Friday, January 25, 2008

Yes, I actually was wearing my seatbelt!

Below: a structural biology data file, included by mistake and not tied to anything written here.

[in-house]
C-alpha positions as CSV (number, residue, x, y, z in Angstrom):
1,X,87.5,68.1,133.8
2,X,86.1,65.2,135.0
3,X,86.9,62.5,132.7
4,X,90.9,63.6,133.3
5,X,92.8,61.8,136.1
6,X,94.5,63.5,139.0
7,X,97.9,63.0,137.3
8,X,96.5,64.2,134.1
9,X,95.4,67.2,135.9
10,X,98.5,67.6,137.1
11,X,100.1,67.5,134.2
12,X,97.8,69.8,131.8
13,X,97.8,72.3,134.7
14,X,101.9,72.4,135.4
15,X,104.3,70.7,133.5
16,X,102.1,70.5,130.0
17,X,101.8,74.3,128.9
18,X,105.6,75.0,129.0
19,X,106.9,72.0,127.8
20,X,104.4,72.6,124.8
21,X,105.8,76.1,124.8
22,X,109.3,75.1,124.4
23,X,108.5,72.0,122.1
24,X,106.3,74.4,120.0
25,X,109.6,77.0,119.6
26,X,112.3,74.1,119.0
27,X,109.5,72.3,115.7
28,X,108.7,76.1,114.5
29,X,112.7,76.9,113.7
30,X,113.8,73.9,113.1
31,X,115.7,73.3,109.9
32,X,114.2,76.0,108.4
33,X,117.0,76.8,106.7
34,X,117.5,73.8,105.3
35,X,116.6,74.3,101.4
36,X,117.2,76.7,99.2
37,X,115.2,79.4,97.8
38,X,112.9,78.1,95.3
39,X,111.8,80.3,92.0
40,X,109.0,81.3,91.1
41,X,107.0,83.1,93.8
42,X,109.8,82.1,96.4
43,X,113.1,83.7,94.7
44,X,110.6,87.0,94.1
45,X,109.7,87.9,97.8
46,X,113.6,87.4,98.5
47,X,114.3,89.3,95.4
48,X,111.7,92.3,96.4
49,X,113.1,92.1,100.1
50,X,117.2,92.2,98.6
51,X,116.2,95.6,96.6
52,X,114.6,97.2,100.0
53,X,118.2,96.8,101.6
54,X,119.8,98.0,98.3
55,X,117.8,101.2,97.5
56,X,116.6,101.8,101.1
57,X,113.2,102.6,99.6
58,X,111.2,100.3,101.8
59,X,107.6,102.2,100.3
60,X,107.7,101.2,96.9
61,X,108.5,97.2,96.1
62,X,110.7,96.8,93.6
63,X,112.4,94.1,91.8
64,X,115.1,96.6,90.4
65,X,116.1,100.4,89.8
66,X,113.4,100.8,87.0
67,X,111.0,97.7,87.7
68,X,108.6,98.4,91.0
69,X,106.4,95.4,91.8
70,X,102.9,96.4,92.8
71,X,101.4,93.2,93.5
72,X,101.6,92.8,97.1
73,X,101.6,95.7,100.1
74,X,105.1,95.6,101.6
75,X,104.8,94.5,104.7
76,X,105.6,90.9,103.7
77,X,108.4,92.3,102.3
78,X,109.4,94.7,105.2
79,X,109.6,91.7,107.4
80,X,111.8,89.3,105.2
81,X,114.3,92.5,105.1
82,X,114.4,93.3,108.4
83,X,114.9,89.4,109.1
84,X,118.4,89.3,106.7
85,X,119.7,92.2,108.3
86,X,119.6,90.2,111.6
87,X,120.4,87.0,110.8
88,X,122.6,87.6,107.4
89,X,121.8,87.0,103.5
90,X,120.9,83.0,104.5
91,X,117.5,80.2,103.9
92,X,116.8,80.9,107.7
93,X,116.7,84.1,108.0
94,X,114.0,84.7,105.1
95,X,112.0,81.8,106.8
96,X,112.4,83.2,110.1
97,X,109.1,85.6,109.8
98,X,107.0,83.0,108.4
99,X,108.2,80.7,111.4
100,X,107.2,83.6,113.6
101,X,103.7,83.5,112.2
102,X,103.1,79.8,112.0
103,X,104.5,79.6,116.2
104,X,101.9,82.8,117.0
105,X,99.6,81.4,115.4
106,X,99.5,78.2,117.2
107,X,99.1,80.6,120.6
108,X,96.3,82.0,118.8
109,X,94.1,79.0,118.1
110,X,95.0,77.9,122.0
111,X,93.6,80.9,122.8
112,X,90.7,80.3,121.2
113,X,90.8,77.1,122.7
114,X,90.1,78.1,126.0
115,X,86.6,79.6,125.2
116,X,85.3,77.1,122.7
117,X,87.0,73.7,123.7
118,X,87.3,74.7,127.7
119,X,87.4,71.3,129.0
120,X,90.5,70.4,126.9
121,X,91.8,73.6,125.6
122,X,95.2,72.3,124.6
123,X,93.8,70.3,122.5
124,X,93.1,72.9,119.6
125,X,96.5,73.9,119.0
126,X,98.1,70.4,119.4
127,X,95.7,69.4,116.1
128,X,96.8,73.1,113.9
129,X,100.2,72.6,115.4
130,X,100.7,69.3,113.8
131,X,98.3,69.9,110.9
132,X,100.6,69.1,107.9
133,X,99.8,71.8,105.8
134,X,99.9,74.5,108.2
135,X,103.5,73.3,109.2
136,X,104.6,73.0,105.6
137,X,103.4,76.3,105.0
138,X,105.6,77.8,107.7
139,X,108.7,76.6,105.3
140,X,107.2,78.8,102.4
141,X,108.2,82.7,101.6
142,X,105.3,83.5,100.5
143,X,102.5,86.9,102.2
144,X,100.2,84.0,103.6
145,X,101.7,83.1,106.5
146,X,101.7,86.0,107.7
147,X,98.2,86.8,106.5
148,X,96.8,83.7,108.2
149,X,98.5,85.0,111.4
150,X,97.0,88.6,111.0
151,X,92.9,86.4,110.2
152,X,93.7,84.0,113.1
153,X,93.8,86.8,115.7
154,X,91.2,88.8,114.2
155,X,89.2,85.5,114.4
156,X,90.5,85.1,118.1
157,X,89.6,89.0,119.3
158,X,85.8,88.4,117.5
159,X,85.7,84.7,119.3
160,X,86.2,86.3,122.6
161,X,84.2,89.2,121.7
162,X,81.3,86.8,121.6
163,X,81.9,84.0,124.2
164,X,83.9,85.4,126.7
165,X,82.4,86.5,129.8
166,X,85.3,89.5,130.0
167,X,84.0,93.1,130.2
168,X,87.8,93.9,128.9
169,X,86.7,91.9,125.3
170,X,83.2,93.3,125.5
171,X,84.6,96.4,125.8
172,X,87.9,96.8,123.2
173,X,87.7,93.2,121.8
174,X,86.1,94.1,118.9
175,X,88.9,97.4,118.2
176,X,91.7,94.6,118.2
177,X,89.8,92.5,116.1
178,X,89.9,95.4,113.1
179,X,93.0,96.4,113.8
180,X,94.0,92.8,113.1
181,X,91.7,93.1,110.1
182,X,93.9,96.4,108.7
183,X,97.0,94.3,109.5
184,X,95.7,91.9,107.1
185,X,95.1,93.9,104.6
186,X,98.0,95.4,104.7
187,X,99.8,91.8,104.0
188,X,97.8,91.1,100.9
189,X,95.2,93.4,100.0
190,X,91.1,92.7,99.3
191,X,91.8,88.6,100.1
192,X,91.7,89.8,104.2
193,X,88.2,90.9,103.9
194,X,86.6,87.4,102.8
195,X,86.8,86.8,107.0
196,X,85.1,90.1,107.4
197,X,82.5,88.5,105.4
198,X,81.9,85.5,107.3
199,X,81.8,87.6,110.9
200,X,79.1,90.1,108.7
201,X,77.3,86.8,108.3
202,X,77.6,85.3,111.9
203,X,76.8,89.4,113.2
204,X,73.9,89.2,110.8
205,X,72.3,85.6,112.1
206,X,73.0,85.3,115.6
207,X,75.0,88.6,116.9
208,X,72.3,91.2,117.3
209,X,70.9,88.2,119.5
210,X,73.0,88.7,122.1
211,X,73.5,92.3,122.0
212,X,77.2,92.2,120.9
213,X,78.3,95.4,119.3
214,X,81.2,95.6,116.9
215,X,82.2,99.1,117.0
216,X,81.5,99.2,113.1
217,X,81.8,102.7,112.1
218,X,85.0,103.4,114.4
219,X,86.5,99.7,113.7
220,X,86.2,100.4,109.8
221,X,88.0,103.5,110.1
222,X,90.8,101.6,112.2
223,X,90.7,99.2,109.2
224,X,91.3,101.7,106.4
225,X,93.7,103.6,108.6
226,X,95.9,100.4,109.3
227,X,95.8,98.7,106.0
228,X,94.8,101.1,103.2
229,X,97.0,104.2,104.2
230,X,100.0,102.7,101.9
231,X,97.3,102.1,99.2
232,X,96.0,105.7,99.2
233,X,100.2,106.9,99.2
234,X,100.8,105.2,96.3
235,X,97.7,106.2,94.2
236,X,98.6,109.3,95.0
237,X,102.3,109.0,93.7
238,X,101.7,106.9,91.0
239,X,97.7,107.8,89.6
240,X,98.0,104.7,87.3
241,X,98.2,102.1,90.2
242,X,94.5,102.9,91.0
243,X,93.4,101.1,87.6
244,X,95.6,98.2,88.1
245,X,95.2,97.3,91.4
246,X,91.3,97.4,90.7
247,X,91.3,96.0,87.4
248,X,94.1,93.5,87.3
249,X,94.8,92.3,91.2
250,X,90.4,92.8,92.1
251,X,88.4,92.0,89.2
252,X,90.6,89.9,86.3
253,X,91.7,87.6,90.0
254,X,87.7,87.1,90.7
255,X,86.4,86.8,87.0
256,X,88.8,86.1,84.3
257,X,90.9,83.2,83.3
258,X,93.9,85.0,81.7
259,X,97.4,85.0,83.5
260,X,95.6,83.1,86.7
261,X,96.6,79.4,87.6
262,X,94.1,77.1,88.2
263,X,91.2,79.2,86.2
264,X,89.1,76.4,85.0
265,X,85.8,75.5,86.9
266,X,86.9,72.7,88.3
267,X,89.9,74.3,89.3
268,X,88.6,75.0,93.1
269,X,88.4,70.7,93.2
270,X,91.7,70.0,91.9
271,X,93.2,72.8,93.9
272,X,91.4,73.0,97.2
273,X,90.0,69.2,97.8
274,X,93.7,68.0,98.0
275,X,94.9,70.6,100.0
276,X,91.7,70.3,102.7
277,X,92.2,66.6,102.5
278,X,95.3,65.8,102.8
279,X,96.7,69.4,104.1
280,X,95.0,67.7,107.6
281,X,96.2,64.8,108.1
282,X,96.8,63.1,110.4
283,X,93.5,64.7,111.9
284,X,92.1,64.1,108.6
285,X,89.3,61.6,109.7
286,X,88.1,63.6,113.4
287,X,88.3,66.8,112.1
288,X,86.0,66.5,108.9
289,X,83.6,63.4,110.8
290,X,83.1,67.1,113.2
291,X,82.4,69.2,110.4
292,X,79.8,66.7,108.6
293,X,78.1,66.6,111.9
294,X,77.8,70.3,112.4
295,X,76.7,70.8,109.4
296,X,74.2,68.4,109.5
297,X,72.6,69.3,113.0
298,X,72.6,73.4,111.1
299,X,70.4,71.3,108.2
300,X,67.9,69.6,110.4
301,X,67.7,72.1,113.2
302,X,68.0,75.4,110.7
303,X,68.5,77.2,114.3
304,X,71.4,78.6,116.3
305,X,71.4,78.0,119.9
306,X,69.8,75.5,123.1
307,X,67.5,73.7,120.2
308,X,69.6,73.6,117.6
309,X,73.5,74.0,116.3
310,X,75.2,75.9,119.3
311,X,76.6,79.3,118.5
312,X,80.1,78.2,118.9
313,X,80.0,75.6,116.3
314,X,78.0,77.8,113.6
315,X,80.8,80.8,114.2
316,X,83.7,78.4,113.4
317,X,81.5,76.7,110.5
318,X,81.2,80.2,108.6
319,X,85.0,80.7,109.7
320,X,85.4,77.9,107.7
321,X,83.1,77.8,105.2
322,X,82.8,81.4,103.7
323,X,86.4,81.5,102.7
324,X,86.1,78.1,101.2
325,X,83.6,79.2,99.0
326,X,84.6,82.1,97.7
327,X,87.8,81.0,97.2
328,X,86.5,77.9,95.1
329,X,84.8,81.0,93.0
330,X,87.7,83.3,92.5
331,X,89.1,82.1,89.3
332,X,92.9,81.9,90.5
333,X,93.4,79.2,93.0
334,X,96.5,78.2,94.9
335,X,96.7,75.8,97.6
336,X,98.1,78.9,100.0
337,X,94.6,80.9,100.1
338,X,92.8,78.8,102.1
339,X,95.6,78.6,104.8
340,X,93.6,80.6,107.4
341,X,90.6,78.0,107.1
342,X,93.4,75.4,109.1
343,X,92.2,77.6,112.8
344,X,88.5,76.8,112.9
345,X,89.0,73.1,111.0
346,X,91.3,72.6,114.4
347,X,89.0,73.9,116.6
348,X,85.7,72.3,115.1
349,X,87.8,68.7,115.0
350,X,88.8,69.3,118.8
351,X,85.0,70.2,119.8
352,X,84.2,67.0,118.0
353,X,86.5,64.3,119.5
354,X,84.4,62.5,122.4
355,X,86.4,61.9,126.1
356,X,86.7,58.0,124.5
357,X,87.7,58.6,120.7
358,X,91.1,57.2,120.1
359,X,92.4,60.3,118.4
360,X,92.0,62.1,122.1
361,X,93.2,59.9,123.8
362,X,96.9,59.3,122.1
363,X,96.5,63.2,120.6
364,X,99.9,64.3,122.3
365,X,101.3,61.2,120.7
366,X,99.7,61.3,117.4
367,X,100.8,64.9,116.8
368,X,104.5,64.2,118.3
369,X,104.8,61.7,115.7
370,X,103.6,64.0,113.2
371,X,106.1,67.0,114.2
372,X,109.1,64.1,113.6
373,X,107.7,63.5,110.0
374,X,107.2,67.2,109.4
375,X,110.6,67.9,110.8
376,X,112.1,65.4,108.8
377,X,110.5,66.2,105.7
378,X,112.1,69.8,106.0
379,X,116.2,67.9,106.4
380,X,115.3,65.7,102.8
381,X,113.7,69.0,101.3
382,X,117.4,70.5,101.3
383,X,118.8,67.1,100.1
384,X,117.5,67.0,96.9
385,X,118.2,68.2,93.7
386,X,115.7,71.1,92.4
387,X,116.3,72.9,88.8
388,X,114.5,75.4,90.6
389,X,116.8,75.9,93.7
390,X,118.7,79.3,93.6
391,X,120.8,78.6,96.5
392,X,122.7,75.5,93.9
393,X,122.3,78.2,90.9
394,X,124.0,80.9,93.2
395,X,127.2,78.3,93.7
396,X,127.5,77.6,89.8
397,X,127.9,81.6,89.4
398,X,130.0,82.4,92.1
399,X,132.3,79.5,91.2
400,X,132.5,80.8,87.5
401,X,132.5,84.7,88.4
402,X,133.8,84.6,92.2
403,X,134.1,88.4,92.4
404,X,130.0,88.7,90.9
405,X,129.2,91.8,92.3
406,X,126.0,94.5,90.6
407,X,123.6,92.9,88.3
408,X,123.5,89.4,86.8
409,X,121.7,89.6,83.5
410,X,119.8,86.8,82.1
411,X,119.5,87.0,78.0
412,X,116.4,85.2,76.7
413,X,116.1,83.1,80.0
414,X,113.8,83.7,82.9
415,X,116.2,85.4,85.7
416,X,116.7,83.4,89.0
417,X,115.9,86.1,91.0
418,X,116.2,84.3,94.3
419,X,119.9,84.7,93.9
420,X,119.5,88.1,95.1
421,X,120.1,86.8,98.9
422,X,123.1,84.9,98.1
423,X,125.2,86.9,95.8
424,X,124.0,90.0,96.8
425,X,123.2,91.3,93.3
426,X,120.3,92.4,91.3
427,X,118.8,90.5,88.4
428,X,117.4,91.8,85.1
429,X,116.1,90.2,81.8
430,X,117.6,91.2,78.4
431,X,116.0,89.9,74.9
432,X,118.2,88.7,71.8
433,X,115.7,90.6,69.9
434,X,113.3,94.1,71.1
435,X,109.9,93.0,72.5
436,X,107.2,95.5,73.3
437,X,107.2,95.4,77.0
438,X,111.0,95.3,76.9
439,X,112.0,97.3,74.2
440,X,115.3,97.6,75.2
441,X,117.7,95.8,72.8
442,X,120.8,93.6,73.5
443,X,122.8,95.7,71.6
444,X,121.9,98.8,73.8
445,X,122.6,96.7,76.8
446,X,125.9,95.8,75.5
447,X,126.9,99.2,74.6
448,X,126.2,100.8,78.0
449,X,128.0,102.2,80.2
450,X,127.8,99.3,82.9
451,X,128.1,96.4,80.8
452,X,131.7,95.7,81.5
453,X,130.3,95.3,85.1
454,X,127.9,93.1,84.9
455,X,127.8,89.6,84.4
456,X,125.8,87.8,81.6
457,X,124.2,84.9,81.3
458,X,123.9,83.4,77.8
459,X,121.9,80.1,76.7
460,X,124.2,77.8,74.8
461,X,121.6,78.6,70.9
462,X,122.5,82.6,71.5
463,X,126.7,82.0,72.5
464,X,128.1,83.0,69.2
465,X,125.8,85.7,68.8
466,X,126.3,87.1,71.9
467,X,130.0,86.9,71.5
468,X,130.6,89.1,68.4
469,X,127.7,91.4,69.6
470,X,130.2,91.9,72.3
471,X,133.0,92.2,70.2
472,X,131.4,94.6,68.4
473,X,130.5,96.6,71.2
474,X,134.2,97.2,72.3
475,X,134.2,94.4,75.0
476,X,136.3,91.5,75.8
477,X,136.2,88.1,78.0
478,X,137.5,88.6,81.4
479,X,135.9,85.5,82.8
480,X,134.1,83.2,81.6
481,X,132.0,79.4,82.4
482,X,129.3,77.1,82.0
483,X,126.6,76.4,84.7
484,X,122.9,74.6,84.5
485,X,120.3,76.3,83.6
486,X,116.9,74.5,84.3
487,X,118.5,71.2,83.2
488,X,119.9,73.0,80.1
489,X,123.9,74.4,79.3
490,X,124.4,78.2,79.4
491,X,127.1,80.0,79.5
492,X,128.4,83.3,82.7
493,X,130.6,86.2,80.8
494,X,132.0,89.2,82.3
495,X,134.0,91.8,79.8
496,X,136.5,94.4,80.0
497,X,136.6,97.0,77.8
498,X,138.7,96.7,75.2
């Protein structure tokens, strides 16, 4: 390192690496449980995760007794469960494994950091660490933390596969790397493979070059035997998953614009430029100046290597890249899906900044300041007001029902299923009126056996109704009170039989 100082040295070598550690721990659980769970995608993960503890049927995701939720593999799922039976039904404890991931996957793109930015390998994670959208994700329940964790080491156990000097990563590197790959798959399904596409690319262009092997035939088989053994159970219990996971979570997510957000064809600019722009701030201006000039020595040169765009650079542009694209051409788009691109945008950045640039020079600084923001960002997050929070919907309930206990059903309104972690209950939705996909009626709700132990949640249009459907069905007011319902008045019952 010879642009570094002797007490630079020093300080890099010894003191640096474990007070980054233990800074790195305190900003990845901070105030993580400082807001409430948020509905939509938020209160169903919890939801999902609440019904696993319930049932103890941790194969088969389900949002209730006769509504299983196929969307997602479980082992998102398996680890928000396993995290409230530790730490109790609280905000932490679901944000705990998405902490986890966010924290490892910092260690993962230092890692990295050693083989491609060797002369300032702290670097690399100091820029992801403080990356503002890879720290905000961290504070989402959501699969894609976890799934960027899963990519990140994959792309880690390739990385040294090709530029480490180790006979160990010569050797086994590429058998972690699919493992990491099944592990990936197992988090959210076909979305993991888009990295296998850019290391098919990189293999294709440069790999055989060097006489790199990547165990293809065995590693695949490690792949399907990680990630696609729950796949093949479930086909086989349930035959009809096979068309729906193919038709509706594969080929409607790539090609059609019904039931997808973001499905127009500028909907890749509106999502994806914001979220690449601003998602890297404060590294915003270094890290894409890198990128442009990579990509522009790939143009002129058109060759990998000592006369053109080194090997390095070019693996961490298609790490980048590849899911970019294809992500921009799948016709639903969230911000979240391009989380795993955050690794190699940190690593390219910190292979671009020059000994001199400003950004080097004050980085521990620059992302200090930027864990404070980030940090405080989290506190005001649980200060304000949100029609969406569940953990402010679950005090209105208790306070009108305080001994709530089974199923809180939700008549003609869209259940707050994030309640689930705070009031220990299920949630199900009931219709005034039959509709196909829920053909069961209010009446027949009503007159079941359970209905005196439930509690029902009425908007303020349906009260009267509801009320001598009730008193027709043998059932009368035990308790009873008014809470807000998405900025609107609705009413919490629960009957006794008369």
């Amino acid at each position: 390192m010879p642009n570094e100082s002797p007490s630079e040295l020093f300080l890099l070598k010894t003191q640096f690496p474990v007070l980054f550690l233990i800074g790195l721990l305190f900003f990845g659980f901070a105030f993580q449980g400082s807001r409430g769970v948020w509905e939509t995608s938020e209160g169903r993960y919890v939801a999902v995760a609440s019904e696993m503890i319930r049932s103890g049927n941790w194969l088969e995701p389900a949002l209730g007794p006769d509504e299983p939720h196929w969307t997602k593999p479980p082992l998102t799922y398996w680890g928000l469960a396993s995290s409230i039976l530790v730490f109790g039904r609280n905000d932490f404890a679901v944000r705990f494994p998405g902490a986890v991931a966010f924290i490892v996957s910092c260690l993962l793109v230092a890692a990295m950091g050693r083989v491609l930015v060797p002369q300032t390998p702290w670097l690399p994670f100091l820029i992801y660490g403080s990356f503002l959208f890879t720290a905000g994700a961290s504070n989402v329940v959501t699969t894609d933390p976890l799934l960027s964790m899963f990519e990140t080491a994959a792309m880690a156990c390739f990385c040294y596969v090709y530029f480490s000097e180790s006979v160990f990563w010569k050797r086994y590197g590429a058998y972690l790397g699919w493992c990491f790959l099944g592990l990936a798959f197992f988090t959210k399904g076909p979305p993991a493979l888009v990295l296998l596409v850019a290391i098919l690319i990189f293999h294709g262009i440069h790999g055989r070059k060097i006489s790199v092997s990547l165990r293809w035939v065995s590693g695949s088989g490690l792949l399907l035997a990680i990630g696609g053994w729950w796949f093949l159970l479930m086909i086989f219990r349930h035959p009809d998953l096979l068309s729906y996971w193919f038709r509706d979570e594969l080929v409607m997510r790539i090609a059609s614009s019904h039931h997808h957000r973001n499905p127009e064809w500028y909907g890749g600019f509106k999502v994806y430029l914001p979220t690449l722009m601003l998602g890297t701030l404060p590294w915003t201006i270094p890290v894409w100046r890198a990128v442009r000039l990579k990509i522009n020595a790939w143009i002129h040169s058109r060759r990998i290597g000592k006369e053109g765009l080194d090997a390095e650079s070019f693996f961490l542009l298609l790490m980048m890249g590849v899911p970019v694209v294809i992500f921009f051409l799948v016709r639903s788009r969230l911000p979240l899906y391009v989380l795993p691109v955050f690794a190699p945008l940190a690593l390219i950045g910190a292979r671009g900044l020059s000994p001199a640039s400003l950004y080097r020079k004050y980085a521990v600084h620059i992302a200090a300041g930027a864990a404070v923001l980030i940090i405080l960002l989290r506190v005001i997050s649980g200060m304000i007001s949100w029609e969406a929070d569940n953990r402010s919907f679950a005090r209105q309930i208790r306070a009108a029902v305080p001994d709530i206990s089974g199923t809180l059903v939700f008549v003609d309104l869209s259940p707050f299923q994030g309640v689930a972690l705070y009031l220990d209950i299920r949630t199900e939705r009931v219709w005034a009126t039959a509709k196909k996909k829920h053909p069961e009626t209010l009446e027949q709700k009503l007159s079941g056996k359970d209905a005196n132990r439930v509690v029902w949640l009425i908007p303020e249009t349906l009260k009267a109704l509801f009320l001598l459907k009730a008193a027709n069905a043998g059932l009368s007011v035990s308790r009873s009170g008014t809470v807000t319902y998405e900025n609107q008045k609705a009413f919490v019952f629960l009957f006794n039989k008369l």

Well intentioned members of law enforcement are often quick to point out that persons injured in car accidents were not wearing their seatbelts. Doing so, they probably believe, will increase seatbelt usage. And it might. The problem is sometimes they speak too soon and misinform the public. I am aware of multiple cases where the local CHP has blamed lack of seatbelt usage, at least in part, for the accidents' associated injuries. In certain of these cases, as in the recent one cited above, there were seatbelt shaped abrasions across the abdomens of the accident victims. I am increasingly concerned about this pattern of misinformation because it may distort the true safety record of vehicles involved in these accidents. Consider that if an injury to a vehicle occupant is blamed on lack of seatbelt usage, when they were actually wearing their seatbelt, the true causes of the injury may not actually be investigated. I suggest, therefore, that members of law enforcement be more circumspect before they write in their accident reports, or state to the media, that the injured occupants weren't wearing their seatbelts unless they really know that to be true. A careful investigation by a trained accident investigator should be able to answer this question. I think doing so will work in favor of auto-safety and will not risk hurting the feelings of persons whose bodies already hurt (i.e., by implying that their own carelessness caused their injuries in cases where that is not true).

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